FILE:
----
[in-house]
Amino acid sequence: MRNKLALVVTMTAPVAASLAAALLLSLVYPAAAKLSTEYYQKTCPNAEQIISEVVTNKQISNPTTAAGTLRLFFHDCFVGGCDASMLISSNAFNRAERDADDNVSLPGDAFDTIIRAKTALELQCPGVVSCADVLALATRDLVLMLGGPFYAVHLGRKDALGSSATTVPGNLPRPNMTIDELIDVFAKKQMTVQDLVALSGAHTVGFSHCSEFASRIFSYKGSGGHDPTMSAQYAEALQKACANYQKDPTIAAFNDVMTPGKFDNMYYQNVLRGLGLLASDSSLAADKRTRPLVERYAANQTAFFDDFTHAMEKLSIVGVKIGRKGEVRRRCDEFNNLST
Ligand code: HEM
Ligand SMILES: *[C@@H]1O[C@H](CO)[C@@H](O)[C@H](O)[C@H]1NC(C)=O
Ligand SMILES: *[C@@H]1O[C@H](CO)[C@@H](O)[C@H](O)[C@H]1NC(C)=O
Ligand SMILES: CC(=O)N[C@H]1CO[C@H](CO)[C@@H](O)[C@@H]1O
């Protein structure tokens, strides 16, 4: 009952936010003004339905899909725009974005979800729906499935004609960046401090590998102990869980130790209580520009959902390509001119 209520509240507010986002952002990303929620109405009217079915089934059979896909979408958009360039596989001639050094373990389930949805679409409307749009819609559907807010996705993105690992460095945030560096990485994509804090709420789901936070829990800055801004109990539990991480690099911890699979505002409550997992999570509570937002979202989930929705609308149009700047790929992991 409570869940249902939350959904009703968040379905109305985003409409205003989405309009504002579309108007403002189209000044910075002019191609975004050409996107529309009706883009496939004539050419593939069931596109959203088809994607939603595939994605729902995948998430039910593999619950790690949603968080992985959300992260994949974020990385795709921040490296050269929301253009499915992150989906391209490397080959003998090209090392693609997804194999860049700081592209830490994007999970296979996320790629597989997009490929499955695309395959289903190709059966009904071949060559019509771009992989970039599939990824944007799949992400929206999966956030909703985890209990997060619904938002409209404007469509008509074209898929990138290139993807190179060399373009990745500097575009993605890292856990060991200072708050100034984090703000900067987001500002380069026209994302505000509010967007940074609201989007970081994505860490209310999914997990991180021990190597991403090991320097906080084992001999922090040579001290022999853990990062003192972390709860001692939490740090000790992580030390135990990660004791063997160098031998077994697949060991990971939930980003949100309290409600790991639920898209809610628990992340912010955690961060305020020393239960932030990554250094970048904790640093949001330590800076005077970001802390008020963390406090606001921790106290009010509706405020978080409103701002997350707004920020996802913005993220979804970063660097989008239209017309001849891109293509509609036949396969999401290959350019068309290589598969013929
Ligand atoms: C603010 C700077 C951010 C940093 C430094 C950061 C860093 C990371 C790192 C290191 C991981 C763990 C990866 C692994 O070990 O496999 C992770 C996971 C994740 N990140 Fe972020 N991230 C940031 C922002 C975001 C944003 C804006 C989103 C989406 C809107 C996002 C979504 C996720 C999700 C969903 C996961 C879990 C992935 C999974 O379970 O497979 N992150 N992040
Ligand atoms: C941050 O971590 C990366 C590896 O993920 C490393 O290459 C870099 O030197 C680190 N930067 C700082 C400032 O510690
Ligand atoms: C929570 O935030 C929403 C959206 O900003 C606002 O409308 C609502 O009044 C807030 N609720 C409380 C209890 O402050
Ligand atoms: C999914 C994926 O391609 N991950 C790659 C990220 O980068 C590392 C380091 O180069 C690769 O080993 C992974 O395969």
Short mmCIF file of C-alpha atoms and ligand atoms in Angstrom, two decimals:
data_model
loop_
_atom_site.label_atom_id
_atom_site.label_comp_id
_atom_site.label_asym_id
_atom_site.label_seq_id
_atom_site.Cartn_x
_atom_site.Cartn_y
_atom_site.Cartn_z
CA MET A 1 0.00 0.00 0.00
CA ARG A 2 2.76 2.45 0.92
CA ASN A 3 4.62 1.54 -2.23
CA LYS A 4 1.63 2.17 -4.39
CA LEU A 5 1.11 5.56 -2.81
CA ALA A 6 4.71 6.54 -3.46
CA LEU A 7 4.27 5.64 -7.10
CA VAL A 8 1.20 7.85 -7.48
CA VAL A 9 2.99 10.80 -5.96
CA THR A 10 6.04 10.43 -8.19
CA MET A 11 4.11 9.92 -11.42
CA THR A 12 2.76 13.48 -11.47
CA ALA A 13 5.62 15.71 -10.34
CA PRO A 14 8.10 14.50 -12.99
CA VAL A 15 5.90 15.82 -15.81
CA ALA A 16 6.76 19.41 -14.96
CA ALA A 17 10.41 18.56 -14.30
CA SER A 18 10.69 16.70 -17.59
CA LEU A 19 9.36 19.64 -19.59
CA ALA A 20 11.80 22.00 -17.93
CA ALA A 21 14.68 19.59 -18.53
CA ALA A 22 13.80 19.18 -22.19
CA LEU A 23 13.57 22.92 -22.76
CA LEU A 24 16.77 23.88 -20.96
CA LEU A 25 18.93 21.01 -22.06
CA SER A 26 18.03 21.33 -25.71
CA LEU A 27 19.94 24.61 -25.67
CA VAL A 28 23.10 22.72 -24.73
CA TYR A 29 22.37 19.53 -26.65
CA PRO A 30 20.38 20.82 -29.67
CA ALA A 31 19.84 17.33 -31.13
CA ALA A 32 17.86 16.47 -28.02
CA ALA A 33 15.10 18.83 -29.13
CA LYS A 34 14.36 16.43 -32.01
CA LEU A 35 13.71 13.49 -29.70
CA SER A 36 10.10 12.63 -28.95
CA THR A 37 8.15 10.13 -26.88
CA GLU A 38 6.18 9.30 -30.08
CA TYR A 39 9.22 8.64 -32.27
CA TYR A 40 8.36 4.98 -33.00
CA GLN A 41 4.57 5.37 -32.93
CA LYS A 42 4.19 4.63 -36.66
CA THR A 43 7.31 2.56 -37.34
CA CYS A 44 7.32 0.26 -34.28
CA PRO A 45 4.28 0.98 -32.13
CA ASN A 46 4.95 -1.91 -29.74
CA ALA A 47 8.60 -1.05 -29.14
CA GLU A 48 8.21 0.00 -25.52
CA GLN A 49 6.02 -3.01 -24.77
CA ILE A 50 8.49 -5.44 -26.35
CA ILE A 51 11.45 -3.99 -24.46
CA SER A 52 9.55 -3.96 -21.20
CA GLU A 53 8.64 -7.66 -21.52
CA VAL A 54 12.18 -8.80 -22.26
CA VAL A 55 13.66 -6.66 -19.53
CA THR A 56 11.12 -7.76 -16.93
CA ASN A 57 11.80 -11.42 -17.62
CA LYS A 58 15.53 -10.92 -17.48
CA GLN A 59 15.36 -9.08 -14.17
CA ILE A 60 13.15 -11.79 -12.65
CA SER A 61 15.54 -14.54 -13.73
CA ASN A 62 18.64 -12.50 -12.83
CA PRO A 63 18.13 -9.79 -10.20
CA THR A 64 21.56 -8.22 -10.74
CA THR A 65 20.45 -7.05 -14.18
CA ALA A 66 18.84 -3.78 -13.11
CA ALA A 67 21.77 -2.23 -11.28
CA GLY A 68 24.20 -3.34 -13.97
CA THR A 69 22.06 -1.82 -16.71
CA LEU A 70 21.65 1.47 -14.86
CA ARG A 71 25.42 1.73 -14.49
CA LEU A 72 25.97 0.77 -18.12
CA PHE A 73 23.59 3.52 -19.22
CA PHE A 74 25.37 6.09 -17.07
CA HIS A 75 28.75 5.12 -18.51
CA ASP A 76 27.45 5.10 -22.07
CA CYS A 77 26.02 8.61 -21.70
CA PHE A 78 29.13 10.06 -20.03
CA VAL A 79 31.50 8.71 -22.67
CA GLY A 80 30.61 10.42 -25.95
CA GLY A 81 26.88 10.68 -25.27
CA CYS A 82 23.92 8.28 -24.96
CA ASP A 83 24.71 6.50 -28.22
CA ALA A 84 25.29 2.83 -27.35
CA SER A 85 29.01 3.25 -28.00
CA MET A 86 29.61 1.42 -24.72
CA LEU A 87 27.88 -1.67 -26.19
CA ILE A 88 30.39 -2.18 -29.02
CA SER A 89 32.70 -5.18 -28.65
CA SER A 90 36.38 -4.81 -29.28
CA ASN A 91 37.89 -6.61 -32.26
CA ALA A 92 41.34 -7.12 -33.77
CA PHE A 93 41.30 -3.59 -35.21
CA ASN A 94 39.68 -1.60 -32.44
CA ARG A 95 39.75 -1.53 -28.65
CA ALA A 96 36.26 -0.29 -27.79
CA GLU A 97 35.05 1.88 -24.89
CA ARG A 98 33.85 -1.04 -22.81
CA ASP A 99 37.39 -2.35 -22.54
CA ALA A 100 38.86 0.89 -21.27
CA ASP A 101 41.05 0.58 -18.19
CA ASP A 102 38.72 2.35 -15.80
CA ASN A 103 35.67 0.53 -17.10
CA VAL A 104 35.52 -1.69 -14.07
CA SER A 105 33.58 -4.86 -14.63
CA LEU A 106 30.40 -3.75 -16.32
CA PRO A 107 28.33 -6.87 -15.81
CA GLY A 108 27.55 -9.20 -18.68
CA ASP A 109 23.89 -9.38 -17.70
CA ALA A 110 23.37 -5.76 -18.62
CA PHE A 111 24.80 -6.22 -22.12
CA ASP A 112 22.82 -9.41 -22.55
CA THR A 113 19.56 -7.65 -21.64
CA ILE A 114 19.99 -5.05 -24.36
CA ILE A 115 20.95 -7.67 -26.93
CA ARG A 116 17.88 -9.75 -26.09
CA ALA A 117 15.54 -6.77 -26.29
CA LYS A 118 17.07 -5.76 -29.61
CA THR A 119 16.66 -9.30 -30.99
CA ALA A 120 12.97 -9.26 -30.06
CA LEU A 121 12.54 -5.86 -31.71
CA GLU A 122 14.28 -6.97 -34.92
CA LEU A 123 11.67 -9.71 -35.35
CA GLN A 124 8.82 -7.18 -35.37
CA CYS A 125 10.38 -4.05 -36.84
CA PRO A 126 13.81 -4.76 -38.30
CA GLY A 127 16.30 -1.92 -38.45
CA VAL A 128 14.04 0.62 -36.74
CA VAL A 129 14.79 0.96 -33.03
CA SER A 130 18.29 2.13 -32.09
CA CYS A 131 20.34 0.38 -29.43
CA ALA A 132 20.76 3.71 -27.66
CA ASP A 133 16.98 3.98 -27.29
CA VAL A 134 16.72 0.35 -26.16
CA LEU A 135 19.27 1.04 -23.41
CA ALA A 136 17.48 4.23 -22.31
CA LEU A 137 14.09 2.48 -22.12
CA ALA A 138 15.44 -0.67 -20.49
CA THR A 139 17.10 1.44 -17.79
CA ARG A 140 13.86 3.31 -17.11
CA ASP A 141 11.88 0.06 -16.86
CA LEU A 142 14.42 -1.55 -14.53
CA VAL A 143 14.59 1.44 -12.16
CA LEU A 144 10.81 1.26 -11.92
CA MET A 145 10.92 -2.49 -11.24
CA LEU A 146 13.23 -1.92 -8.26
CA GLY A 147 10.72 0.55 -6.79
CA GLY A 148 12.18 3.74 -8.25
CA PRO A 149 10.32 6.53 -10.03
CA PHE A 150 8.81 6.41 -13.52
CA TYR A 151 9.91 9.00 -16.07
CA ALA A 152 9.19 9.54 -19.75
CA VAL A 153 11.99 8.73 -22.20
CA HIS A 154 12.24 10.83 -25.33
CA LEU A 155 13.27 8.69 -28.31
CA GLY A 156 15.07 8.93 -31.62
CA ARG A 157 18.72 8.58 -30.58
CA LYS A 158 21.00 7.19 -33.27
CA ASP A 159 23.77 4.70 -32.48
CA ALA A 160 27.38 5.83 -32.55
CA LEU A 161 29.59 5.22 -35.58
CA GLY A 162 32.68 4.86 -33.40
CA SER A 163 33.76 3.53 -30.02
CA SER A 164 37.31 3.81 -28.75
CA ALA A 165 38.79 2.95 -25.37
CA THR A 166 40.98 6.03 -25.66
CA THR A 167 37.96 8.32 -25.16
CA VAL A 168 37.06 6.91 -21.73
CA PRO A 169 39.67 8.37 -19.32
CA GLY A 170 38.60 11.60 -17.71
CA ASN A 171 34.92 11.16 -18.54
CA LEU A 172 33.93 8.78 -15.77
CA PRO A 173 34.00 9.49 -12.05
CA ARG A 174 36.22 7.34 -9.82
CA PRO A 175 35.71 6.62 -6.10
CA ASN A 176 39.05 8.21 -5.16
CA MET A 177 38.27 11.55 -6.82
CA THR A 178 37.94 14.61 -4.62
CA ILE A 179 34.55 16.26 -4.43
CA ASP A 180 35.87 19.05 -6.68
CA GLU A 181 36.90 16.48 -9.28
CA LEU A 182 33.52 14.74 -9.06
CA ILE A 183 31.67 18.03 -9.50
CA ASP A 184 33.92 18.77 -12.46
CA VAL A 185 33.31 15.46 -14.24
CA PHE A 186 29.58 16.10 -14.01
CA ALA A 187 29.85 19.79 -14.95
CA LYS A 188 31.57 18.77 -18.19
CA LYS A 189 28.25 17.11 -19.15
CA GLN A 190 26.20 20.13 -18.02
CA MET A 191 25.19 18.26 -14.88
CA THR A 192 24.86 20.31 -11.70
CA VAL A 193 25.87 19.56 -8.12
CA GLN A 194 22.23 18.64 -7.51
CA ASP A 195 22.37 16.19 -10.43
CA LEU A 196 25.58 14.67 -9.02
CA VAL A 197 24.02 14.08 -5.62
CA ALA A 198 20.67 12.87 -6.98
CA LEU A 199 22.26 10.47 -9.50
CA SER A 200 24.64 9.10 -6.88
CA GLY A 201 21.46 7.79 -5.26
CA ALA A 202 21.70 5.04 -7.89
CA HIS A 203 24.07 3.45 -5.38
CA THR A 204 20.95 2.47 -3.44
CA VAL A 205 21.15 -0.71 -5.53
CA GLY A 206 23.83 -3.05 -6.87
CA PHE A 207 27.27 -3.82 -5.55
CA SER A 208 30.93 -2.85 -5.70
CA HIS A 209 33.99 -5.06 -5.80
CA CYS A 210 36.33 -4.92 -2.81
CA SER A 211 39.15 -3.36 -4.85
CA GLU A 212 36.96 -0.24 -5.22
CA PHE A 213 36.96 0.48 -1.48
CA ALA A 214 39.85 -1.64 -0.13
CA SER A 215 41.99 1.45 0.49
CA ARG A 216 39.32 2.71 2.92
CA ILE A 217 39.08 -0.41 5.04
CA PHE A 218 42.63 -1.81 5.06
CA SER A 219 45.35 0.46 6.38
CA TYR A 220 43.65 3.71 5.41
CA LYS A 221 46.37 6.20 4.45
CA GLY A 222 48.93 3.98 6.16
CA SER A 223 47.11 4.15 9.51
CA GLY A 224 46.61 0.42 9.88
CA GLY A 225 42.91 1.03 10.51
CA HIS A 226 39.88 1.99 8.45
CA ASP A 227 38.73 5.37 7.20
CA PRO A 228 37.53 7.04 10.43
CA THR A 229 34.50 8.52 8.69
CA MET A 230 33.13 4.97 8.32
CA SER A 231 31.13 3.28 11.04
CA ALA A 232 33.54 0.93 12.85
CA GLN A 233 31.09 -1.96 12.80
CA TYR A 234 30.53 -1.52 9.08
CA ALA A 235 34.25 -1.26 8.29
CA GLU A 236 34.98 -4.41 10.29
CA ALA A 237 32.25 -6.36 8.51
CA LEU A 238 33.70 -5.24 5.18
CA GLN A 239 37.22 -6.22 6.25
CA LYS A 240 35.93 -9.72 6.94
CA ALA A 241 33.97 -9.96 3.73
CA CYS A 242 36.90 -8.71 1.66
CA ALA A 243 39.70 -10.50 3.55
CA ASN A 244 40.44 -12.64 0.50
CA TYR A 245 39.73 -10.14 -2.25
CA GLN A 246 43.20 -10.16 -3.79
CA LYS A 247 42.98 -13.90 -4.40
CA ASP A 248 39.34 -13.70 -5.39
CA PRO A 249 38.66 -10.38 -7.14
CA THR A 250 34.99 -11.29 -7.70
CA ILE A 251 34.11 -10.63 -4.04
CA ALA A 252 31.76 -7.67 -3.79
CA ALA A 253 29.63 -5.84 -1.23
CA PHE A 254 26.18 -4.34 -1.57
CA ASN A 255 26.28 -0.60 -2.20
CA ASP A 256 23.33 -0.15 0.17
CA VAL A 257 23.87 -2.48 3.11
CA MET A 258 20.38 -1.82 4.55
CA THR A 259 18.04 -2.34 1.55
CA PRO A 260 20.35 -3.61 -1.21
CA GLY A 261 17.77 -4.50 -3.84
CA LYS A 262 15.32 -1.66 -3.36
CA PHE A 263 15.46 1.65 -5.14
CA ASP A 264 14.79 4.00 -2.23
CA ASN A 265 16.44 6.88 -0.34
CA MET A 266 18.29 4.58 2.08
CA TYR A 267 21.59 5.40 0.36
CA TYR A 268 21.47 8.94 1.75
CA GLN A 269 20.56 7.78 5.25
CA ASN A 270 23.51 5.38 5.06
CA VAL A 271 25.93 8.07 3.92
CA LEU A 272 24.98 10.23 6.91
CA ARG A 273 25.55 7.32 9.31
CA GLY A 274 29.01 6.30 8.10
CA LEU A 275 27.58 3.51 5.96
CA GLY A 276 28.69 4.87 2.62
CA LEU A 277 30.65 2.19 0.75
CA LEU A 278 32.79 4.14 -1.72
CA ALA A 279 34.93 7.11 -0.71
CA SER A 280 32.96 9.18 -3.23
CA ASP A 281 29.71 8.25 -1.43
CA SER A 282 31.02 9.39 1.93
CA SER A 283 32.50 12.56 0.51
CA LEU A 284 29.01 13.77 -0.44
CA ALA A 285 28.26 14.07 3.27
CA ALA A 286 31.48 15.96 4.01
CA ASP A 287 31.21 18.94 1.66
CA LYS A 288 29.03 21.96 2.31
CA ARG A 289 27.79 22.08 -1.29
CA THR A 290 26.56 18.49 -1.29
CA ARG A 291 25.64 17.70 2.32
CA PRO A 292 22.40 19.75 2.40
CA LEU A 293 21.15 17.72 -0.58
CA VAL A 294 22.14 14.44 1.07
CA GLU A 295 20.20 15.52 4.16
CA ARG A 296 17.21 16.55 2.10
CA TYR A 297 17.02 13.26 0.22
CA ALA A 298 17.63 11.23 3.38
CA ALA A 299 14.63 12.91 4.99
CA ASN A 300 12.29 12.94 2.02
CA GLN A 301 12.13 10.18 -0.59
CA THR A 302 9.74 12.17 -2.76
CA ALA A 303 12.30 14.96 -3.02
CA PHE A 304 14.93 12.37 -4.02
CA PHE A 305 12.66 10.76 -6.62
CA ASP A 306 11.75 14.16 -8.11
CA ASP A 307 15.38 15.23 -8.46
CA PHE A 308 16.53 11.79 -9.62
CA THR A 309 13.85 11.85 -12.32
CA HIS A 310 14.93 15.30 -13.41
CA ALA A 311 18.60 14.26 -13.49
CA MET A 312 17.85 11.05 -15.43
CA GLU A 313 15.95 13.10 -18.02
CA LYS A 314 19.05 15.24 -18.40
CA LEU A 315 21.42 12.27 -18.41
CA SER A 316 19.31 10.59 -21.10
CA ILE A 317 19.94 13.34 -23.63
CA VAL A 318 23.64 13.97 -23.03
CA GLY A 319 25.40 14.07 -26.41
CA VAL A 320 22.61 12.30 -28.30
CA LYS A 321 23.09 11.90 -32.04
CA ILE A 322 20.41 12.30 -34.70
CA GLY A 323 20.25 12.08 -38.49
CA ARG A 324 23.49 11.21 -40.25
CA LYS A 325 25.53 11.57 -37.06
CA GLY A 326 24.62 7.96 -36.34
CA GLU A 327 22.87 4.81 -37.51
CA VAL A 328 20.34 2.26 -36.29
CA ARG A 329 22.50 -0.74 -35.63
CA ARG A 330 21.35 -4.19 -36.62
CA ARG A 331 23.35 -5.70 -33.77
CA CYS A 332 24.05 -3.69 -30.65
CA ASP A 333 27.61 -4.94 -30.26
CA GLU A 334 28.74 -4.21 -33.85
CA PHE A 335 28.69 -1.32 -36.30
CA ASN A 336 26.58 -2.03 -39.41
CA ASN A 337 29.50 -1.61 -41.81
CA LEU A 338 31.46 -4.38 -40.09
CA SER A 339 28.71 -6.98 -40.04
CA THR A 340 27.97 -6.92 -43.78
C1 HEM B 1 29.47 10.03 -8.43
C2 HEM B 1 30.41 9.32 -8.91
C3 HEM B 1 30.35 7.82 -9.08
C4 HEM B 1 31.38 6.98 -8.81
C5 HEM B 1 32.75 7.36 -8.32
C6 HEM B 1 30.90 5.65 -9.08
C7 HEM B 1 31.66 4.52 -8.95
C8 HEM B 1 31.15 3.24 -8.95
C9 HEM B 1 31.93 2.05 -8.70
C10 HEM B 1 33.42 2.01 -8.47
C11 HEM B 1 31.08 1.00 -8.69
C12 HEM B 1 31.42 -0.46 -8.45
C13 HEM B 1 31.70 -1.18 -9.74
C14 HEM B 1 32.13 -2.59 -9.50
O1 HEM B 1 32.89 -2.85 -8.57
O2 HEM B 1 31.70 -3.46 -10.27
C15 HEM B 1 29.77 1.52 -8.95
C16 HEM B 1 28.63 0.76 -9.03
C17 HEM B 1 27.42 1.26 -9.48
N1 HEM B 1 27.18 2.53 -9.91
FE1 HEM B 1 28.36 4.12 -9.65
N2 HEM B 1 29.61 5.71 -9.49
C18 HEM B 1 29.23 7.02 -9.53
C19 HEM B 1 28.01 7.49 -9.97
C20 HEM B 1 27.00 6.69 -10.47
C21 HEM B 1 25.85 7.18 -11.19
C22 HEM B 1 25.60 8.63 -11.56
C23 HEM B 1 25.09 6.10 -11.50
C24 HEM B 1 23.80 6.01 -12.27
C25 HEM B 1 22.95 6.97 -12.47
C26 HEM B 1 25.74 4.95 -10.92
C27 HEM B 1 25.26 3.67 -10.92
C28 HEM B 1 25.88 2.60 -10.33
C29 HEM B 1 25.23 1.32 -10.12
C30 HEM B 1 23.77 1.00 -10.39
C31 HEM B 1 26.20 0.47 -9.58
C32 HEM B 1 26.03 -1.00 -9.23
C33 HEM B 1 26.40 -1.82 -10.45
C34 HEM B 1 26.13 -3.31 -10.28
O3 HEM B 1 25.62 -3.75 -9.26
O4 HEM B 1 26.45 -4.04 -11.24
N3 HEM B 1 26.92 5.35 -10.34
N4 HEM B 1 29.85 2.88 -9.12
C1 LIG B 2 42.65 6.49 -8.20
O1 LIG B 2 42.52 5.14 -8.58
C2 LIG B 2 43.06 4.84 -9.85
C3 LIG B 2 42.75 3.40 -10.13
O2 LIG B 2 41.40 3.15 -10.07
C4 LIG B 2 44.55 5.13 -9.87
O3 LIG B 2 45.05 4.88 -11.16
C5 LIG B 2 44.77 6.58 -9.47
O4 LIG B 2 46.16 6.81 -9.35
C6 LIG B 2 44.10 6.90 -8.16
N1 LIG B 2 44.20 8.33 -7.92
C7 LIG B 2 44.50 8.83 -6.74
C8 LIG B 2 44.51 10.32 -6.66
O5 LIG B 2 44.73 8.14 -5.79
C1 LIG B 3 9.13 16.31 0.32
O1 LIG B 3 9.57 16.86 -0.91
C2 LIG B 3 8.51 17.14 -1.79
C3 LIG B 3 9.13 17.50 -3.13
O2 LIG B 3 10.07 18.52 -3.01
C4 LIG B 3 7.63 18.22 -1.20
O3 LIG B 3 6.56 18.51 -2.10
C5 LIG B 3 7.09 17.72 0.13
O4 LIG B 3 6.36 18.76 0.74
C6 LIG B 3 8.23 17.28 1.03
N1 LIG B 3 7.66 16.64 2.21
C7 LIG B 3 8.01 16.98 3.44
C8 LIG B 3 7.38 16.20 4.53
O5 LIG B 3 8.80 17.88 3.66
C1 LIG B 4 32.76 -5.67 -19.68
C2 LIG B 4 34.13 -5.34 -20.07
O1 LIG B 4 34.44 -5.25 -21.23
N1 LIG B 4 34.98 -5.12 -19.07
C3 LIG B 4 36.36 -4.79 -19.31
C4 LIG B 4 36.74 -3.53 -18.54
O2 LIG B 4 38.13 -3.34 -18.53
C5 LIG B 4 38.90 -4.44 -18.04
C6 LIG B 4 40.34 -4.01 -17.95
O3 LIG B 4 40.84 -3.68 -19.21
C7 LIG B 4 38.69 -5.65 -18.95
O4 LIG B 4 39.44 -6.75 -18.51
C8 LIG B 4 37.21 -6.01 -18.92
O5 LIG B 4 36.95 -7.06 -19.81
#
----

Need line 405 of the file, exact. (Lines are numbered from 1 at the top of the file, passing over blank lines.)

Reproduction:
C1 LIG B 2 42.65 6.49 -8.20